Look … before your correspondent is branded as the Ebenezer Scrooge of the Halloween set, let me say that I really like Halloween. Readers of this blog know my high respect for the tradition of Gothic literature, my taste for Gothic films, and my sometimes recherché taste in the arts. So, I like Halloween quite a bit.
But, something has gone seriously off-kilter. When I was a boy, my brothers and I went out trick-or-treating for several hours in home-made costumes (or some pretty spiffy store-bought ones made by Ben Cooper), went home and ate candy and then looked at whatever spooky movie the local television channels played until bedtime. And, let me tell you, this was a great night.
Now, children are kept off the streets (have you seen an unattended child anywhere lately?) and adults get into sometimes quite gruesome or lewd costumes and party with abandon.
Think I’m kidding? According to the NRF’s Halloween Consumer Spending Survey conducted by Prosper Insights and Analytics, more costumes than ever will be bought in 2014. Add to that, more than two-thirds (67.4%) of celebrants will buy Halloween costumes for the holiday, the most in the survey’s 11 year history. And the price tag? Wait for it …. Americans will spend $7.4 billion on Halloween this year.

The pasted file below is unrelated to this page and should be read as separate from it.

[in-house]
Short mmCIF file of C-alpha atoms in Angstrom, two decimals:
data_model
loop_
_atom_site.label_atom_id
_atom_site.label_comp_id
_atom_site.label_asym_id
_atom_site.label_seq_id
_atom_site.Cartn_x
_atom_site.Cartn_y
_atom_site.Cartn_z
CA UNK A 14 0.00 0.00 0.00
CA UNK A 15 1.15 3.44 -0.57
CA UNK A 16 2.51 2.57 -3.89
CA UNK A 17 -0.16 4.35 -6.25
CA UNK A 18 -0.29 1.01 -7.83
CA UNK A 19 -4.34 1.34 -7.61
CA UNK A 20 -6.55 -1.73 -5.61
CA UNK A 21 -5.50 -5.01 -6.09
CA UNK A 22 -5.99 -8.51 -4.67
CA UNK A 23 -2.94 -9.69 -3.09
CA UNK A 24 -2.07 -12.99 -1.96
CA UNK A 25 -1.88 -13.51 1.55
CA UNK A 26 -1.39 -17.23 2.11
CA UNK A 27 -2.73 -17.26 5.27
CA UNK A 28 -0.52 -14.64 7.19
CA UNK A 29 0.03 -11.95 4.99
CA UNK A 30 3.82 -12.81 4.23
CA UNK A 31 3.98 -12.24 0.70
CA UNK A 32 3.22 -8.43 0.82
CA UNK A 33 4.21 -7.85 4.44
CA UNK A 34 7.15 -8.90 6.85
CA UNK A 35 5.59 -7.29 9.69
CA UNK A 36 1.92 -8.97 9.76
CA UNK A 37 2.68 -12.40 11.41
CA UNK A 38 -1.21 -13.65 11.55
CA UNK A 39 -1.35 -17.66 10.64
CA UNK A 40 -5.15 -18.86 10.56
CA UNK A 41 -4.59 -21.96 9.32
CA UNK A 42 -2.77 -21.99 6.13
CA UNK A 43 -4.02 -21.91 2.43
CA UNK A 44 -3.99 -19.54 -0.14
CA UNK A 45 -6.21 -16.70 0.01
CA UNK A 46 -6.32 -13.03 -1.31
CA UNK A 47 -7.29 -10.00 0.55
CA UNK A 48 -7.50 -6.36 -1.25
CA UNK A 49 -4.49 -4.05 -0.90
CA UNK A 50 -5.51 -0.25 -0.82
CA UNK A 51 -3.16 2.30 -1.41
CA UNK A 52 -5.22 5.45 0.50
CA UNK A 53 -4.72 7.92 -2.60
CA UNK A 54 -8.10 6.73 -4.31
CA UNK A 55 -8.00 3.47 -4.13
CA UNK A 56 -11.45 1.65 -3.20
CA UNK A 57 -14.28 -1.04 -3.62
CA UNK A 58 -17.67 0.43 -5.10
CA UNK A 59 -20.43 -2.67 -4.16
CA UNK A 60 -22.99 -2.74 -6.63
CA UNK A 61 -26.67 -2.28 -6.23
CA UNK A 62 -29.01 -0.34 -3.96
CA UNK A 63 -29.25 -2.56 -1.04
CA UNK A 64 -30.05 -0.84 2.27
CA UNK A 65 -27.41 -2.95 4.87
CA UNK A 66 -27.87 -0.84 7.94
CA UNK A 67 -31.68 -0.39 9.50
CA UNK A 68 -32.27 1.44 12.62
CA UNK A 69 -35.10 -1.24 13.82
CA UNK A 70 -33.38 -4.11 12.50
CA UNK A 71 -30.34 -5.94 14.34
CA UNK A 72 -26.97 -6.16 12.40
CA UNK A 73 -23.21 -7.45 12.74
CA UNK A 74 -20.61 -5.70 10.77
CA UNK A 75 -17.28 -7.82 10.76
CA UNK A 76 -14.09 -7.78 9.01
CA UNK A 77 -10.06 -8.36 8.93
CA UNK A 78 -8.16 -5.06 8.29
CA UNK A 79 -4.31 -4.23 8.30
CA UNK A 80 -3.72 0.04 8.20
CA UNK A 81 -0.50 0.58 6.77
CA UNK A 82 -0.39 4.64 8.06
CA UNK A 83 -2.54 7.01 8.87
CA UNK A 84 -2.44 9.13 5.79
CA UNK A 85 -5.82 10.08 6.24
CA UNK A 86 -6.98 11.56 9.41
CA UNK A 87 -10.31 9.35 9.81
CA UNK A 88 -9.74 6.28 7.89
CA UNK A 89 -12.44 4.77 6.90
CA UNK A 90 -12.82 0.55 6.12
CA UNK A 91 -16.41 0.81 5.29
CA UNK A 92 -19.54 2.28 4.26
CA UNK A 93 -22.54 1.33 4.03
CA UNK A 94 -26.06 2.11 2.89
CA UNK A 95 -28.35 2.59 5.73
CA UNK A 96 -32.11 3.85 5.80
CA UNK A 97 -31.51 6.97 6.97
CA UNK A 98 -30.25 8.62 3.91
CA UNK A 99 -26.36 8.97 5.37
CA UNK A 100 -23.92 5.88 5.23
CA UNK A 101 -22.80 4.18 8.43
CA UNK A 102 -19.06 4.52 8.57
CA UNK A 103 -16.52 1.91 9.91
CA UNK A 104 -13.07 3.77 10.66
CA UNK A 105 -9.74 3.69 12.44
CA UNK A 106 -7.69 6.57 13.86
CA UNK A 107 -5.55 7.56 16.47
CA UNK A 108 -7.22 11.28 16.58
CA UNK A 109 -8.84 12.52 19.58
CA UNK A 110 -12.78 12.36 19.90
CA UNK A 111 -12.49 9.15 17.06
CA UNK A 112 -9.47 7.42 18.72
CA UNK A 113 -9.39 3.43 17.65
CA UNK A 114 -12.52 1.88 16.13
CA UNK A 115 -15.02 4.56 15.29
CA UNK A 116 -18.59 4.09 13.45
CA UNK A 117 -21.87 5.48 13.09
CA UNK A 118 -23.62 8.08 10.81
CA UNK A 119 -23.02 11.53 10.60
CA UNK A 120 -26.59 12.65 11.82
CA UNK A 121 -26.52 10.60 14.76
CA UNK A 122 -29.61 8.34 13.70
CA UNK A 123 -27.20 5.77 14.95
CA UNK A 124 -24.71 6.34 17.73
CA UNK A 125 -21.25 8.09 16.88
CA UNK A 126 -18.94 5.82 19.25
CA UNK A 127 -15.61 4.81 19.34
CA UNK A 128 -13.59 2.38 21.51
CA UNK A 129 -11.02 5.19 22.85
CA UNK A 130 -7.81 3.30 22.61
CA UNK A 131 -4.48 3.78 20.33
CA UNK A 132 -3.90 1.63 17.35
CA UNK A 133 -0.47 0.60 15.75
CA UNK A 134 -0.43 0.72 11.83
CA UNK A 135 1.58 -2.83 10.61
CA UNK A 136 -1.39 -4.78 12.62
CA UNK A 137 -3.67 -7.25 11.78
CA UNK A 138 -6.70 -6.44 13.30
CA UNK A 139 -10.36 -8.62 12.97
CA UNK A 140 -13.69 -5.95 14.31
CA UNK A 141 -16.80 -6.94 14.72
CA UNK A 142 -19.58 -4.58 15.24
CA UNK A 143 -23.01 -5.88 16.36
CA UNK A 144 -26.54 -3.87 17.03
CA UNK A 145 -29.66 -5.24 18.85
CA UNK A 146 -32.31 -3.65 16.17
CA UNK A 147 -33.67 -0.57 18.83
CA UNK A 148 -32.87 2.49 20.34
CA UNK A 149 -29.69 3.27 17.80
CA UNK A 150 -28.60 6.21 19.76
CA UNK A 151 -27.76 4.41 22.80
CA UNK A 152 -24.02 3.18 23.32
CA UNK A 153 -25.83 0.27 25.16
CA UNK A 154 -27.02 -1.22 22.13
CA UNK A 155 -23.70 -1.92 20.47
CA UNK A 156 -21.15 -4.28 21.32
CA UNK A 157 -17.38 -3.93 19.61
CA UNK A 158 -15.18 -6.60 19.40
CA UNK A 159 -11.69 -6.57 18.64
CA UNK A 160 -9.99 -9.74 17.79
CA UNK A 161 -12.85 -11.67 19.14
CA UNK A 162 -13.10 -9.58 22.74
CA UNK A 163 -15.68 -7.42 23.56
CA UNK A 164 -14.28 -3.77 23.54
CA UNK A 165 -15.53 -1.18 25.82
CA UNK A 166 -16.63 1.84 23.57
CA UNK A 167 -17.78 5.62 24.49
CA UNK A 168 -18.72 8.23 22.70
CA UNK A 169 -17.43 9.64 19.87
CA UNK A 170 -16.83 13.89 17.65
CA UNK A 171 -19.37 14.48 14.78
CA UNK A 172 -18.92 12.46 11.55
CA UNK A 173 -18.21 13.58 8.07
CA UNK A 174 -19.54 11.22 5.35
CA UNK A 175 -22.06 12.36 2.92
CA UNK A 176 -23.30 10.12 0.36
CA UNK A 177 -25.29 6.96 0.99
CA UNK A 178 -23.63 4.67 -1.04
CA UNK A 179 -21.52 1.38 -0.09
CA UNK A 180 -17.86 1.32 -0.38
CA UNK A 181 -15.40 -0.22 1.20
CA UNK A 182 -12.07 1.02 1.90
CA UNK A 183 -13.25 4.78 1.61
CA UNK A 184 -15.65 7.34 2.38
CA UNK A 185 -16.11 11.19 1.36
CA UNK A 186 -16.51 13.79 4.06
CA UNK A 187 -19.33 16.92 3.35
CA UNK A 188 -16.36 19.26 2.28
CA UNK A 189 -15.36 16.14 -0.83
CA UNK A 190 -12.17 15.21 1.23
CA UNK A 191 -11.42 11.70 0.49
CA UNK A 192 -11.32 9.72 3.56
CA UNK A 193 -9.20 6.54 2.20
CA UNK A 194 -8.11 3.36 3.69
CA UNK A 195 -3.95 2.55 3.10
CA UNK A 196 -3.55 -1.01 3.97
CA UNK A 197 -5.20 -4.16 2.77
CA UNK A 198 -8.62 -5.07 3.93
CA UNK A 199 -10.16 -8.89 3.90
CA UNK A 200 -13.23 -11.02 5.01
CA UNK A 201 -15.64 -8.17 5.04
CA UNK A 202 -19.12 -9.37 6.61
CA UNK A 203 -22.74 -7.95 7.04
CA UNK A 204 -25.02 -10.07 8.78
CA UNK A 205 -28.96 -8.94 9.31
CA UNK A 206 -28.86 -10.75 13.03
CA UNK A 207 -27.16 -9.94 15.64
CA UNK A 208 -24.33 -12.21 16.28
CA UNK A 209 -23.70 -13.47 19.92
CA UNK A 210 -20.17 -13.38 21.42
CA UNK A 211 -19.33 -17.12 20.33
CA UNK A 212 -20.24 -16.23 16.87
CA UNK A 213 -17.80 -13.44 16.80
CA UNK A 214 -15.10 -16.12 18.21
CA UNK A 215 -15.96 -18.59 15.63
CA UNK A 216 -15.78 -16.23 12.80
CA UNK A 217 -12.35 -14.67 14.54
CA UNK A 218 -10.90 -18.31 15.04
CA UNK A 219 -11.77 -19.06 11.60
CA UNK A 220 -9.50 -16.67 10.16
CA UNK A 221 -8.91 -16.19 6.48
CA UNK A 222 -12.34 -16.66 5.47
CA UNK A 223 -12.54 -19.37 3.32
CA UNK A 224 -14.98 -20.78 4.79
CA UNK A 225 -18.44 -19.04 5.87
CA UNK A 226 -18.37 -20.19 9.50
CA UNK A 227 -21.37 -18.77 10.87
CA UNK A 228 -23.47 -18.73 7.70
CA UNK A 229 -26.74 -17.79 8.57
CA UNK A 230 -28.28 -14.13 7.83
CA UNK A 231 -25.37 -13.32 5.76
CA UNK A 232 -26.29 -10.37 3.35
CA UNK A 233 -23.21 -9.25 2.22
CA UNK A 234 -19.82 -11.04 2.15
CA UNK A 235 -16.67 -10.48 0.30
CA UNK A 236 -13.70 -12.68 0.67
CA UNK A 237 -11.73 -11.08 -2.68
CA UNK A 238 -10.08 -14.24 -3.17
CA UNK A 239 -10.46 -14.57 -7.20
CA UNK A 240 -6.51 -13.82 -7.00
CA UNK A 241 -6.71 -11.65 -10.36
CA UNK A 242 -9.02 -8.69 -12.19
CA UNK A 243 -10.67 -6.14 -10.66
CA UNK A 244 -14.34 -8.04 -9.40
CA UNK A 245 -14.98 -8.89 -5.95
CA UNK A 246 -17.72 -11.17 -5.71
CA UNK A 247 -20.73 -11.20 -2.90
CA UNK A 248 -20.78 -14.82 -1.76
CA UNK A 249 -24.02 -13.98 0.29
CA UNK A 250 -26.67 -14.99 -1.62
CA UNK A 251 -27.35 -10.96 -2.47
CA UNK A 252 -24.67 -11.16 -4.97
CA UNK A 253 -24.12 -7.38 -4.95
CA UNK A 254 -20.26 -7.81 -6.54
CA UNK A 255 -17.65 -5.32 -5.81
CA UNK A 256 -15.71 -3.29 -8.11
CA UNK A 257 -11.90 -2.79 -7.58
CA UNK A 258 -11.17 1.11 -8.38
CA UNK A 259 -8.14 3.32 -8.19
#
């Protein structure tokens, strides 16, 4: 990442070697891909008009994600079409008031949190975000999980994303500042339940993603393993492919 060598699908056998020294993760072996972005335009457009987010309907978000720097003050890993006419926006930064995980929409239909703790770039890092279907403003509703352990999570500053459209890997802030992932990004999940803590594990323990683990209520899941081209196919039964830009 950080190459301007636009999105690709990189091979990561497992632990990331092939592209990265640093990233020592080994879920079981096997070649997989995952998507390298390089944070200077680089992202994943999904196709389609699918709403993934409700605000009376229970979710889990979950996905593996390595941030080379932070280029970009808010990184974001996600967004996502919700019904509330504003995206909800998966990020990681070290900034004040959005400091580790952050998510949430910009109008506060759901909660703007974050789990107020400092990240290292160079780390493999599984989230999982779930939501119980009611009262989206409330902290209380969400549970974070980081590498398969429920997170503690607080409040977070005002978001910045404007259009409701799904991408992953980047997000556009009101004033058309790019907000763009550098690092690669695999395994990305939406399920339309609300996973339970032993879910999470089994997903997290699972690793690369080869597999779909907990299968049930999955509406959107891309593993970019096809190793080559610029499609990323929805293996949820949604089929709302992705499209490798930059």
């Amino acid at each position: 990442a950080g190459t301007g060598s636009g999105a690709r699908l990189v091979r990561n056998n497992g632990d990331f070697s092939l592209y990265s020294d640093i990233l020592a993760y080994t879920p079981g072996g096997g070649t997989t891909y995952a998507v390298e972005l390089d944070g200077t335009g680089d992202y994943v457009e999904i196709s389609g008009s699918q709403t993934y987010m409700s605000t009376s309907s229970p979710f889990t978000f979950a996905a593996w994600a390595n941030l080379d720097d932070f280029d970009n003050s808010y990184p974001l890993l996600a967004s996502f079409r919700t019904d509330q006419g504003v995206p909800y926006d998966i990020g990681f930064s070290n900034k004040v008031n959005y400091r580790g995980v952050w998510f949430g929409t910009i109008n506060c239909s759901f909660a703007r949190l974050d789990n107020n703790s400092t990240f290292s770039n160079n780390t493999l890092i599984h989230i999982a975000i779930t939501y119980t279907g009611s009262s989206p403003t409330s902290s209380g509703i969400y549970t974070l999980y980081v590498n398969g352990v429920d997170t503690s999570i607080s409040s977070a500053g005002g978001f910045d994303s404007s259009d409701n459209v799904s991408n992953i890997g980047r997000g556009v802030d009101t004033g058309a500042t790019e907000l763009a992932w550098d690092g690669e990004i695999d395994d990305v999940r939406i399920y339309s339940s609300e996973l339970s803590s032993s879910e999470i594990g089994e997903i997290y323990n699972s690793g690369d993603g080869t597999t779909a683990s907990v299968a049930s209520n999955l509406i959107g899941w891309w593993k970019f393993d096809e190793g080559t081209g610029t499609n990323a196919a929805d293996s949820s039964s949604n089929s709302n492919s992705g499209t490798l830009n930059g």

I will not say that this money would be better spent on books (though it would), or clothing, or on-line courses or simple, edible food. But, I have to say that this is madness. We have taken a simple, fun holiday away from children and tarted it up for adult consumption. Do we really need to see Halloween zombie masks complete with rotting jaw bone sliding from the skull? Or adult women in bunny suits or corseted as seductive vamps? And does Halloween have to mean a complete abandon of the governors of decent behavior and a celebration of the untrammeled ID?
Again – I get it. I like Halloween fine. We are hosting a Halloween party ourselves, this year. But somehow the more innocent pleasures of Halloween have given way to Mardi Gras excess. Can't we find a way to integrate children into this holiday once again? Because no matter how much I like Halloween now, I sure liked it more when I was 12.
And now, onto Thanksgiving….